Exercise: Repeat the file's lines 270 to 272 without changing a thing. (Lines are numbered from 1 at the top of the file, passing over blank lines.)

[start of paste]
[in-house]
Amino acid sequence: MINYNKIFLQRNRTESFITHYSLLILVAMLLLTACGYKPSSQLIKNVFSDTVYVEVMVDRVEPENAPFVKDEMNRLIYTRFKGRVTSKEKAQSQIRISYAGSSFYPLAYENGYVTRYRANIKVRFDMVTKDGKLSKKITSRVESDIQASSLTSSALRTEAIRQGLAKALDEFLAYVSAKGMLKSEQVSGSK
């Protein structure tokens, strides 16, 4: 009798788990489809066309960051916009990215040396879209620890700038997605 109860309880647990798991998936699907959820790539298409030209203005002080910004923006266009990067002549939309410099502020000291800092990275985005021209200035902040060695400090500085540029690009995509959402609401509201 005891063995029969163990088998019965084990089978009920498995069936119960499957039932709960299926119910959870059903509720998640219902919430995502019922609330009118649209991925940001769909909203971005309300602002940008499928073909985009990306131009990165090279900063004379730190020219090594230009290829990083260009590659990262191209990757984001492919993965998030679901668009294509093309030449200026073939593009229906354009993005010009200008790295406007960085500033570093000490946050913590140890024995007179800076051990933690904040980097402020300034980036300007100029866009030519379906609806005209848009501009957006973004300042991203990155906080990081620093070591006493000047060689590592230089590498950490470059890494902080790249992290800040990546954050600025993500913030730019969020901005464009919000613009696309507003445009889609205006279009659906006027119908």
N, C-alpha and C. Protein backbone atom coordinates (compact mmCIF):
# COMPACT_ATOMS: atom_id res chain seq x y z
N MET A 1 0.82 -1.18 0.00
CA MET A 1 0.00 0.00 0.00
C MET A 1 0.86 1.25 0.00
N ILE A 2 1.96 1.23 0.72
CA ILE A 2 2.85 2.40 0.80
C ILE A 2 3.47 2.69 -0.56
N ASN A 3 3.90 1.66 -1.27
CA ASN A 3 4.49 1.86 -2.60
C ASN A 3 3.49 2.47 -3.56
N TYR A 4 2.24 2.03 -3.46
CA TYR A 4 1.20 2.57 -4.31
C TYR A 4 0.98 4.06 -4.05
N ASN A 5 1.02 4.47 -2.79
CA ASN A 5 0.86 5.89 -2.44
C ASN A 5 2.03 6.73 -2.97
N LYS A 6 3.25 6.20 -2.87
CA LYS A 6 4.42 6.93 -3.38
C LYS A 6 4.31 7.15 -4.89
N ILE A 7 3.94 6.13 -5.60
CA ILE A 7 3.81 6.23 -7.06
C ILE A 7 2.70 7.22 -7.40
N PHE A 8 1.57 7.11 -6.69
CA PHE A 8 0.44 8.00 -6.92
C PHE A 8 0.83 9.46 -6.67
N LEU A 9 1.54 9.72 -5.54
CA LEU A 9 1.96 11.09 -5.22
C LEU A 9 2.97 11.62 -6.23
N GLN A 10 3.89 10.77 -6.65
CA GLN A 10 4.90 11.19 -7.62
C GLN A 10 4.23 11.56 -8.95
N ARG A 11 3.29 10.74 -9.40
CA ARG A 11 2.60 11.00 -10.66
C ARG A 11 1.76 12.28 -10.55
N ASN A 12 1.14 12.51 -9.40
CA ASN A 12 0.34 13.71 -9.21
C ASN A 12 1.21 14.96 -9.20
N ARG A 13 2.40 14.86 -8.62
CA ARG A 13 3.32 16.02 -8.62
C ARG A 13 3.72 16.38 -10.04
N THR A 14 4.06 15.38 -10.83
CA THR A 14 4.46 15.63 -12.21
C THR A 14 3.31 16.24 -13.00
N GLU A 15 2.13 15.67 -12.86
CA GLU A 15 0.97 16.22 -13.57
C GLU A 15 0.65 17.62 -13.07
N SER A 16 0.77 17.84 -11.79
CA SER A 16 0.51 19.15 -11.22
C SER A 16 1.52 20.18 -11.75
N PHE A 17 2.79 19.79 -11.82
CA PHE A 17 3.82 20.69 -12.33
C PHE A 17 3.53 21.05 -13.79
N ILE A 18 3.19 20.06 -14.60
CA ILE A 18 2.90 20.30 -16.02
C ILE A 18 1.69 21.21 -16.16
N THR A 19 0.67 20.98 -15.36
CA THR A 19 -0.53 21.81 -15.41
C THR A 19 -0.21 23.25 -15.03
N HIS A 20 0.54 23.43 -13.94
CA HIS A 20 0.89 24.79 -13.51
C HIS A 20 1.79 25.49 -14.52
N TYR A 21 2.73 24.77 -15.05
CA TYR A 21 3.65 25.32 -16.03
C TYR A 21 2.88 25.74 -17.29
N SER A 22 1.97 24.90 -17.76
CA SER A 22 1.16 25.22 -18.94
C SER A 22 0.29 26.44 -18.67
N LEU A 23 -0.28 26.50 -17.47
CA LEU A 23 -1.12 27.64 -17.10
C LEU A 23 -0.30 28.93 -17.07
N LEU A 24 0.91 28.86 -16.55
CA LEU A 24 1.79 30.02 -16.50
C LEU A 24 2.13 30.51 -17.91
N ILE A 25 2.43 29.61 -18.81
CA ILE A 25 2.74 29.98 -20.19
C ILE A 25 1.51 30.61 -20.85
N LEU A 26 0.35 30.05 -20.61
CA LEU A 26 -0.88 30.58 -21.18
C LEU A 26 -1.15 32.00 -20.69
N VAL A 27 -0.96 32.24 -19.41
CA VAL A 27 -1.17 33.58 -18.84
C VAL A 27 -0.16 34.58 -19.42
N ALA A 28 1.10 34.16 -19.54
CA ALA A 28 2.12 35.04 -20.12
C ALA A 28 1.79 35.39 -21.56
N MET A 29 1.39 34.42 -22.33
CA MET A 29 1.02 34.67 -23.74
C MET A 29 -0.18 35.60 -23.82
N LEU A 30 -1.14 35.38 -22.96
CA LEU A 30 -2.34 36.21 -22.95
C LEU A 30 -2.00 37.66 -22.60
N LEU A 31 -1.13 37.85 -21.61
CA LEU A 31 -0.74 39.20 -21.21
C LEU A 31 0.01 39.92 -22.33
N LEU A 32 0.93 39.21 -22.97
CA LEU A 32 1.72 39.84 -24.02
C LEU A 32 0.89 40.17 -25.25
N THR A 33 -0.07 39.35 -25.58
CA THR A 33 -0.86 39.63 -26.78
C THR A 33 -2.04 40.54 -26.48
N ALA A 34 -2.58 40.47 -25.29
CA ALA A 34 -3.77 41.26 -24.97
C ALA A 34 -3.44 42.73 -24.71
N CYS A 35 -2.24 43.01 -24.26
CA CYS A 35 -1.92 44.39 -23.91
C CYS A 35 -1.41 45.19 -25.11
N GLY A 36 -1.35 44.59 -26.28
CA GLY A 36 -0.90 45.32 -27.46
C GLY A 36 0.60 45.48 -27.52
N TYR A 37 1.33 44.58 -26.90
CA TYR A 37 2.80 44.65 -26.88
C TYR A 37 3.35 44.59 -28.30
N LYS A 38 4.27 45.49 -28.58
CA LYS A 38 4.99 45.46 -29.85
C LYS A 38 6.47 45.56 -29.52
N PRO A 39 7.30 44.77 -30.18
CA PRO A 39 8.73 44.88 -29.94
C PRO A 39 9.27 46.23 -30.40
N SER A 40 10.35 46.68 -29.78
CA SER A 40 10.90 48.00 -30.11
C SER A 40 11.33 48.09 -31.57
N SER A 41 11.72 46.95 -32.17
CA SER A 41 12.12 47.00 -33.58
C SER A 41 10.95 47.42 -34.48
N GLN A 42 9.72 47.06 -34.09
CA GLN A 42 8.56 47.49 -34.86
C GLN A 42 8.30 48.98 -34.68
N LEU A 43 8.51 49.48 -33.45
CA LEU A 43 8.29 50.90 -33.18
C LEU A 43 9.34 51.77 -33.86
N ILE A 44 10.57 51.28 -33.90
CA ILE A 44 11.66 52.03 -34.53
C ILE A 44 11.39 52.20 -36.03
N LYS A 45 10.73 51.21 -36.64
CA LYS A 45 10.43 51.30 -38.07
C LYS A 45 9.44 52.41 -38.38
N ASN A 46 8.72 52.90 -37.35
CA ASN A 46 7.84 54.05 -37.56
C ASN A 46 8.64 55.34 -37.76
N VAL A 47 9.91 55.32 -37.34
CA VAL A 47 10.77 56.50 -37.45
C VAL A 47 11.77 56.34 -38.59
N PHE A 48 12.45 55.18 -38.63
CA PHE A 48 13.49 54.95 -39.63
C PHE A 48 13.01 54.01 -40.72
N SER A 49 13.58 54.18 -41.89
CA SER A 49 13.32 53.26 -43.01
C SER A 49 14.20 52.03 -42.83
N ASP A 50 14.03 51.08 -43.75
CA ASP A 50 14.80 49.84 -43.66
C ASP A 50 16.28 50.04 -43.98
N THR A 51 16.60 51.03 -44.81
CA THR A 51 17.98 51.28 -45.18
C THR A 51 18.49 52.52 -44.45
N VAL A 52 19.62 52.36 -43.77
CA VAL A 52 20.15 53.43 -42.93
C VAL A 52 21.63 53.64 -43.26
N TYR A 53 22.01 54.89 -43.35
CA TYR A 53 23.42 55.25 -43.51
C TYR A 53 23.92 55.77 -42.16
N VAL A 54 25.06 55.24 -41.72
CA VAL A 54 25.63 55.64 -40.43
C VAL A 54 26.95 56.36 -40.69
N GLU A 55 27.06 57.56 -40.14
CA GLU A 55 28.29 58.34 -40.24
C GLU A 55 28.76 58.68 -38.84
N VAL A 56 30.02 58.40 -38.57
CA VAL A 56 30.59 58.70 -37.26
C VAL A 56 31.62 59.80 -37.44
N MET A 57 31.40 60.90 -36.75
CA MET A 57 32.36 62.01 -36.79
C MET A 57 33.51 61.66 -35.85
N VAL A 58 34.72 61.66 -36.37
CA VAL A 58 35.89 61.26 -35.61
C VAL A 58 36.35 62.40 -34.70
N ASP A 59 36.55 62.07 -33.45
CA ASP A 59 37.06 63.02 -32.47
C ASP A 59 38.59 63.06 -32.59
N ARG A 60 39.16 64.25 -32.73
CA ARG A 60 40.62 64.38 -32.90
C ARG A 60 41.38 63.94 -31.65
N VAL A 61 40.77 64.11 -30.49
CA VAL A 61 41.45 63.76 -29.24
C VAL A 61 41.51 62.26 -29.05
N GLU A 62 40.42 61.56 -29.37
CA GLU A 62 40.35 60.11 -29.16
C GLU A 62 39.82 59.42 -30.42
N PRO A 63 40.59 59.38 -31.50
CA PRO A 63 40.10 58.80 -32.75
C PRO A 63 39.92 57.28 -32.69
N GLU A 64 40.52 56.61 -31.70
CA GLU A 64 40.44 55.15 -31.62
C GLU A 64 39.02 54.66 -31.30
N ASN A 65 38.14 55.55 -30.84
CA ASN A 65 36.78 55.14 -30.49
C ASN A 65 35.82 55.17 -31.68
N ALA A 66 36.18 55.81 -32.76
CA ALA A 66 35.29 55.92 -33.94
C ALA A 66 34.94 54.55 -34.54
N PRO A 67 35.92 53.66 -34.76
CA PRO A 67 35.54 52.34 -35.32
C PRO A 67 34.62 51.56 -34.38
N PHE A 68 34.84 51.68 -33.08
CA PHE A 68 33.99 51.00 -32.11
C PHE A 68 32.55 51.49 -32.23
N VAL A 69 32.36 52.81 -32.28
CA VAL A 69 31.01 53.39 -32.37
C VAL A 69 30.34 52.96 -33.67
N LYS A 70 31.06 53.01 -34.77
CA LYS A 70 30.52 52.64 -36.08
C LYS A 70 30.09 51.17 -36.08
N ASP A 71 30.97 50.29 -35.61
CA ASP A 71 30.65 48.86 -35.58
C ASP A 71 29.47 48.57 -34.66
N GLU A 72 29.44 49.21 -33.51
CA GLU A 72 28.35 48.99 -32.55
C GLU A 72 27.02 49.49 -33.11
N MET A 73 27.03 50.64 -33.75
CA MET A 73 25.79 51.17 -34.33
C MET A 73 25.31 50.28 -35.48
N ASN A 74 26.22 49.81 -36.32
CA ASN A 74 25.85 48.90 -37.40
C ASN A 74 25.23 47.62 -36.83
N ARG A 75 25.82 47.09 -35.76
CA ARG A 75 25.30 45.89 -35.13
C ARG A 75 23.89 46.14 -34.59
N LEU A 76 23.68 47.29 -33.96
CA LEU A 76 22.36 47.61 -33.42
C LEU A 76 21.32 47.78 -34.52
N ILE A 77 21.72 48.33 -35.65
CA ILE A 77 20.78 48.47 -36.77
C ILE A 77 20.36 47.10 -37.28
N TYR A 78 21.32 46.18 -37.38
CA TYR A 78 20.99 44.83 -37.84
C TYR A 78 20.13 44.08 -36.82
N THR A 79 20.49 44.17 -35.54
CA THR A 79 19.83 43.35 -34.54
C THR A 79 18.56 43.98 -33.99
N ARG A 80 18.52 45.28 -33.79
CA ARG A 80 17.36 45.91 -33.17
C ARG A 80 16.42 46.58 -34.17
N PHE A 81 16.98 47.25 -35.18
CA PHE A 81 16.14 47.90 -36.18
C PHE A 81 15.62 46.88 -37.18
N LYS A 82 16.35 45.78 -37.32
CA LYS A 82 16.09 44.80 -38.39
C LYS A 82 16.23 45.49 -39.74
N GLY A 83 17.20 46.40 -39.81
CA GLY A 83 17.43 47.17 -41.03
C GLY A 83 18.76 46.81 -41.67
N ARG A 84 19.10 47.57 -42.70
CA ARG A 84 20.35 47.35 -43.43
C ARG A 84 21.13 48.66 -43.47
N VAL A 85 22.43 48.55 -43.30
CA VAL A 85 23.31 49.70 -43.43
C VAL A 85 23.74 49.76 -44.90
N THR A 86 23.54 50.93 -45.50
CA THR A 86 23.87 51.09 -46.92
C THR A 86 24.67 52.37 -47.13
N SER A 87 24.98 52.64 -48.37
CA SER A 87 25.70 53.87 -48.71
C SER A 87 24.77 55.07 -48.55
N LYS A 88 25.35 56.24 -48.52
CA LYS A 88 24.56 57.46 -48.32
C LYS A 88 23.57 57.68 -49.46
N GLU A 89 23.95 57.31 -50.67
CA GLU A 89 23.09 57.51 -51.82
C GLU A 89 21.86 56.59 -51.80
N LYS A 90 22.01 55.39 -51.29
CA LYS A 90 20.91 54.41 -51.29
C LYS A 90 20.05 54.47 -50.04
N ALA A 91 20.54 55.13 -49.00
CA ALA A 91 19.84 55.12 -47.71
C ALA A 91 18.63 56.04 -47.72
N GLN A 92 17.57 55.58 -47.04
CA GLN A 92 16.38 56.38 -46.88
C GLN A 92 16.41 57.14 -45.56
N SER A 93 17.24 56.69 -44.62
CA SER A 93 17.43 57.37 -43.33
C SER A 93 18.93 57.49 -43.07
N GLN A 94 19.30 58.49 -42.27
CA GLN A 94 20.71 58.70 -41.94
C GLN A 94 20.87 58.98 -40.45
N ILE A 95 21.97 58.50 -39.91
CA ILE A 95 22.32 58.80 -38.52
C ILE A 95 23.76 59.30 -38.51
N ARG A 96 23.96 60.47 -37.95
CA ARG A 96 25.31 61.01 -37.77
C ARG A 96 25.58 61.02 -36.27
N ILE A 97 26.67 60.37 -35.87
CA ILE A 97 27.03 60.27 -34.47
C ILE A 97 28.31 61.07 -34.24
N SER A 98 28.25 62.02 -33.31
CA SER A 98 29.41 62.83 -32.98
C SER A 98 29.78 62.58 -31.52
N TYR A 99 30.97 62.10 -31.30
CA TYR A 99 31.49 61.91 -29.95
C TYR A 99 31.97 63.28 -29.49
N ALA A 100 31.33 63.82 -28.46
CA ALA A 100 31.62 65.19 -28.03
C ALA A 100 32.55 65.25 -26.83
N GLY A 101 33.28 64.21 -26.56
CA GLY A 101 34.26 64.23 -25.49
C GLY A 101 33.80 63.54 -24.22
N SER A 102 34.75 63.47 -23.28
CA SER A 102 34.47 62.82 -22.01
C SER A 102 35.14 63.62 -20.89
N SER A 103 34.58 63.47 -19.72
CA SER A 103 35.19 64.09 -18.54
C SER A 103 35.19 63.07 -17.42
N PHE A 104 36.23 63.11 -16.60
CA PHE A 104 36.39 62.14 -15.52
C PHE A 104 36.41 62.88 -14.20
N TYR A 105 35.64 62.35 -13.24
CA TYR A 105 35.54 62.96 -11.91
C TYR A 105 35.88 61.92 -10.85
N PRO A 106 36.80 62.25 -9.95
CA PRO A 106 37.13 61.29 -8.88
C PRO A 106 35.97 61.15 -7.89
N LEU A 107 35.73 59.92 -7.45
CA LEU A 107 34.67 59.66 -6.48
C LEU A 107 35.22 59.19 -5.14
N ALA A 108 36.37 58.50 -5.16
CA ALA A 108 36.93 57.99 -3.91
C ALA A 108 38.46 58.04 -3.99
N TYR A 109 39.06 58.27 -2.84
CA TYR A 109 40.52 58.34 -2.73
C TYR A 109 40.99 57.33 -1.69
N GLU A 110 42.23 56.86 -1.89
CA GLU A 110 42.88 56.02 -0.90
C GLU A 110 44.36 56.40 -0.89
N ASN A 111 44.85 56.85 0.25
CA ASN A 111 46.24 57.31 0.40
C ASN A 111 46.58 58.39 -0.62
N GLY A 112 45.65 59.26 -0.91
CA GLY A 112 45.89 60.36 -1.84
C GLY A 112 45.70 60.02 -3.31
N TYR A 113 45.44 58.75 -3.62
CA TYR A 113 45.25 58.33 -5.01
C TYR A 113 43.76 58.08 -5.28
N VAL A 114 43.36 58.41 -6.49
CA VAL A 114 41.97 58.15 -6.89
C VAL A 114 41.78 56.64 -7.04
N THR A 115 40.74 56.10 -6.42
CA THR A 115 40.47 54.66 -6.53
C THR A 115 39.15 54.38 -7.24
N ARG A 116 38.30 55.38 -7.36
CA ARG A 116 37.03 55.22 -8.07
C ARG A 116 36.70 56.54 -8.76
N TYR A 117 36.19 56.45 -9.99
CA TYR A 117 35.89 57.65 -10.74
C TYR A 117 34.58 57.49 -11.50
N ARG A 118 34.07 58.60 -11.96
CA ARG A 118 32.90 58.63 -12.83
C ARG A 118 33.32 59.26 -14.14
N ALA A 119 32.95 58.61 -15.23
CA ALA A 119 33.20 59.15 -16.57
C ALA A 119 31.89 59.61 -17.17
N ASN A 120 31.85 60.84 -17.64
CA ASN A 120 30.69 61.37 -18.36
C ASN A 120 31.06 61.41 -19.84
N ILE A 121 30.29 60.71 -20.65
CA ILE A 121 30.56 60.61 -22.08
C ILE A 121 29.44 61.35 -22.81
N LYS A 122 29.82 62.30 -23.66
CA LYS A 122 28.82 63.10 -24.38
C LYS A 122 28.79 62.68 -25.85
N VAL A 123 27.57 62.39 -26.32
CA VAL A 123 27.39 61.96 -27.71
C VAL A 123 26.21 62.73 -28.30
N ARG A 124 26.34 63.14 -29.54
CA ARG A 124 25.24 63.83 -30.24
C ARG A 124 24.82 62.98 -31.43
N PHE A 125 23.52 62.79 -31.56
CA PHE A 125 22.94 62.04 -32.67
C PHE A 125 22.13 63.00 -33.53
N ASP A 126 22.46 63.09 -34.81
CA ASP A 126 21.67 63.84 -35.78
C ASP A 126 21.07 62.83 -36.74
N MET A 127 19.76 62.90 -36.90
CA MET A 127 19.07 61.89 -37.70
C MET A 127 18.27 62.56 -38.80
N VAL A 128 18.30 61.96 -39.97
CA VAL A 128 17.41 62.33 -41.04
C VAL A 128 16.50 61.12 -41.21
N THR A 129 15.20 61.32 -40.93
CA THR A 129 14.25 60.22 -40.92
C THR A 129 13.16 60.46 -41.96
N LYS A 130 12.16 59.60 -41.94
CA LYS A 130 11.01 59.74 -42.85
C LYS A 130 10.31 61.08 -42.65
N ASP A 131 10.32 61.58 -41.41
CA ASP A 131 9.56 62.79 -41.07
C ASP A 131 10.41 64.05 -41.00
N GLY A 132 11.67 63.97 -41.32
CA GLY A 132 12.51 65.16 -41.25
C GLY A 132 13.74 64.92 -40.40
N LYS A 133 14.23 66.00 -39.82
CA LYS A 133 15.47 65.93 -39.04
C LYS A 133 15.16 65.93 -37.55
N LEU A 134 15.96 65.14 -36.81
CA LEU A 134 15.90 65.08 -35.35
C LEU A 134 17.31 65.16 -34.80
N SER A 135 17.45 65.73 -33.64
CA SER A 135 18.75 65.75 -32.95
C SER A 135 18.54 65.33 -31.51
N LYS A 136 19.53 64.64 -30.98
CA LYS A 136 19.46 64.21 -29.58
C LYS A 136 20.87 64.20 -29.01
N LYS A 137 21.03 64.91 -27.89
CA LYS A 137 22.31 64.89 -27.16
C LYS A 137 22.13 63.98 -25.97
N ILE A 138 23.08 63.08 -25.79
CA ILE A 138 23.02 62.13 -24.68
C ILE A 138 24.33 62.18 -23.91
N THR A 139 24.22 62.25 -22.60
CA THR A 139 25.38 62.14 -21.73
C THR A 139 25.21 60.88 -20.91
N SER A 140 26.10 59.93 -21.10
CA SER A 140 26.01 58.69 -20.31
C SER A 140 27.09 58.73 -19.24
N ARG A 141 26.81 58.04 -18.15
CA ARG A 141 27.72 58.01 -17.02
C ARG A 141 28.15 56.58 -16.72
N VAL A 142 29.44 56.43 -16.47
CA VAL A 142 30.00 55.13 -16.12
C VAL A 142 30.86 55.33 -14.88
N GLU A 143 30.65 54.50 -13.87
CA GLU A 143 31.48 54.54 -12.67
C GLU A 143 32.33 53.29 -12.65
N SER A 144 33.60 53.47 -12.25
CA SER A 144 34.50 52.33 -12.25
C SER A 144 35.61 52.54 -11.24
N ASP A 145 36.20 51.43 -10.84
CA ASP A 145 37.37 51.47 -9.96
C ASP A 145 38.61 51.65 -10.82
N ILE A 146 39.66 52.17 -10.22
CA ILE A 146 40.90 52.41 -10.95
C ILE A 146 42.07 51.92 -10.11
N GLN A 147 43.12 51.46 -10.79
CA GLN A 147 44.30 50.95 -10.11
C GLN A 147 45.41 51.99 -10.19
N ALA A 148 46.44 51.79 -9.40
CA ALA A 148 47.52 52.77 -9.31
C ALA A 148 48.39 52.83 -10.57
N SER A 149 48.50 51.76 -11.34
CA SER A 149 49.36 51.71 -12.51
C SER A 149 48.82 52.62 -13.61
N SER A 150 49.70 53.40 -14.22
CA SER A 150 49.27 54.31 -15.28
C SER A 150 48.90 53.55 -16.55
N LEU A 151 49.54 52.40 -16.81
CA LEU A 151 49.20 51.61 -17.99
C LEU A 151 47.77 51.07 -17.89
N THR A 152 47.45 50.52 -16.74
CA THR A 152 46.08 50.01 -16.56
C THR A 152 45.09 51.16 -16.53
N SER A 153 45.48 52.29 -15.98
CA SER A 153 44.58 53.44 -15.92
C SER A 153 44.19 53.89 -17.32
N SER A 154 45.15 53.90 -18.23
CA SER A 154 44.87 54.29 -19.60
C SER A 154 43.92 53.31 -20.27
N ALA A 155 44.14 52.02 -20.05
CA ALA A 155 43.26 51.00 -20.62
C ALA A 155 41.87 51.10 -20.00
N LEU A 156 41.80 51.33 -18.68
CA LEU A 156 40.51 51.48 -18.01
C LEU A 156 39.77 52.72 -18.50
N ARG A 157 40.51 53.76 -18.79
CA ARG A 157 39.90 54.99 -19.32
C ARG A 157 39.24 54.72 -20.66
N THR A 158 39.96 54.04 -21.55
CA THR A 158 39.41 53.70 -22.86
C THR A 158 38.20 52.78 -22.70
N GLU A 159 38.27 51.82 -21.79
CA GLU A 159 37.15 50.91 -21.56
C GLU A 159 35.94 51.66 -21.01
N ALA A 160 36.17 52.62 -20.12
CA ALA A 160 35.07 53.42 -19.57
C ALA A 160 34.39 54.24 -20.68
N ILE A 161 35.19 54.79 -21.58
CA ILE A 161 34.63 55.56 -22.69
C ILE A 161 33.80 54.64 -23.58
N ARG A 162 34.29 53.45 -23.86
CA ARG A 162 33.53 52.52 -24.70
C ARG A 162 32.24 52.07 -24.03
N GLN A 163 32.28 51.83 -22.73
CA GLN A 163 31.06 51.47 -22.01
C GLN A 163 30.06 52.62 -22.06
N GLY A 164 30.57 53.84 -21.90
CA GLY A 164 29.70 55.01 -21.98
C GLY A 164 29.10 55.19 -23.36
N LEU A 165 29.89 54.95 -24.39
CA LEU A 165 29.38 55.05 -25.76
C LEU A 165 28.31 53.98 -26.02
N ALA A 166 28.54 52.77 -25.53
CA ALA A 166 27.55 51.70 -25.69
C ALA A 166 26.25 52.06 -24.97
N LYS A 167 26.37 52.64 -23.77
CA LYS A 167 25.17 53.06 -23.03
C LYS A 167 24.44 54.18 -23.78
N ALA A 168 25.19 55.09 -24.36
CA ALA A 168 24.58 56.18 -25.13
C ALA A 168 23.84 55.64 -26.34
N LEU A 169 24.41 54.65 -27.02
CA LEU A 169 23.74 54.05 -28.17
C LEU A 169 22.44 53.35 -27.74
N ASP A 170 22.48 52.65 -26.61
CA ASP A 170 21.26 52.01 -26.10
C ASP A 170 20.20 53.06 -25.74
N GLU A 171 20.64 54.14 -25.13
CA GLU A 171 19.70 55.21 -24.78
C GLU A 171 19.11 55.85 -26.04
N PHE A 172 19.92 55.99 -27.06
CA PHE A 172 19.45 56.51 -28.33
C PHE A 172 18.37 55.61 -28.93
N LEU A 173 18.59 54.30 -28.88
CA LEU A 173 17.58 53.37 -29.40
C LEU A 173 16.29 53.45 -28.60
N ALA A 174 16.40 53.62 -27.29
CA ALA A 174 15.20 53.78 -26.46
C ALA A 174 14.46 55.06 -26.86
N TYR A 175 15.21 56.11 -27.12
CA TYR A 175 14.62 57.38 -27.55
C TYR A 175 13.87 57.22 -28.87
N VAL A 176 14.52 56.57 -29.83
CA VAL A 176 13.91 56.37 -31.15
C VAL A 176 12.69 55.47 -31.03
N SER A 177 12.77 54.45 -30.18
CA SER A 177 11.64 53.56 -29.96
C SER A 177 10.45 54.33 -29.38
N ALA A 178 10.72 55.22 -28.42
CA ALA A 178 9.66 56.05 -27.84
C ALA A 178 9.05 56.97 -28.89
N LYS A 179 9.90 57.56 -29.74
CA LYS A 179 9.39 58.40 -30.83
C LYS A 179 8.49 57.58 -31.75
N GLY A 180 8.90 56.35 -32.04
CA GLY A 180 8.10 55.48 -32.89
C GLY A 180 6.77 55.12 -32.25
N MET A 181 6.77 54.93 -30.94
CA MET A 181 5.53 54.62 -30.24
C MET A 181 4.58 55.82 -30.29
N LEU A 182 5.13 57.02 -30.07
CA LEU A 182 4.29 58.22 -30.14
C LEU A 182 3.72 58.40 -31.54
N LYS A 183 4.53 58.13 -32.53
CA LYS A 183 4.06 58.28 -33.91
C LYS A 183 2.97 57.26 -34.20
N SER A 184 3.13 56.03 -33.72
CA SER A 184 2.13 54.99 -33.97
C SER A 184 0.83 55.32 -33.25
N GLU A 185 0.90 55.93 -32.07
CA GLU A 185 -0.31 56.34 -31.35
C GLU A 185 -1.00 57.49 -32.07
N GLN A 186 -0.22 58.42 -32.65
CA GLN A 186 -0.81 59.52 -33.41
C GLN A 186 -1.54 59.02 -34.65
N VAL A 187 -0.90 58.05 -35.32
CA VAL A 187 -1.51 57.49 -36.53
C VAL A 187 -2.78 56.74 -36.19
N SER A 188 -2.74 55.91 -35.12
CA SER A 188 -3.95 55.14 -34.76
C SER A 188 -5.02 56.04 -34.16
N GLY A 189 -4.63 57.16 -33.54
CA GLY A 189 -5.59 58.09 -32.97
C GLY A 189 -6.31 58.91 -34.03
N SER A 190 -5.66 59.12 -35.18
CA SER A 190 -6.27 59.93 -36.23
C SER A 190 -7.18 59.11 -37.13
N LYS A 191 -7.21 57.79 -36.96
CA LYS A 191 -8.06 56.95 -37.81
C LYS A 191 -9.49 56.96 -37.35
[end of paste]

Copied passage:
N GLU A 89 23.95 57.31 -50.67
CA GLU A 89 23.09 57.51 -51.82
C GLU A 89 21.86 56.59 -51.80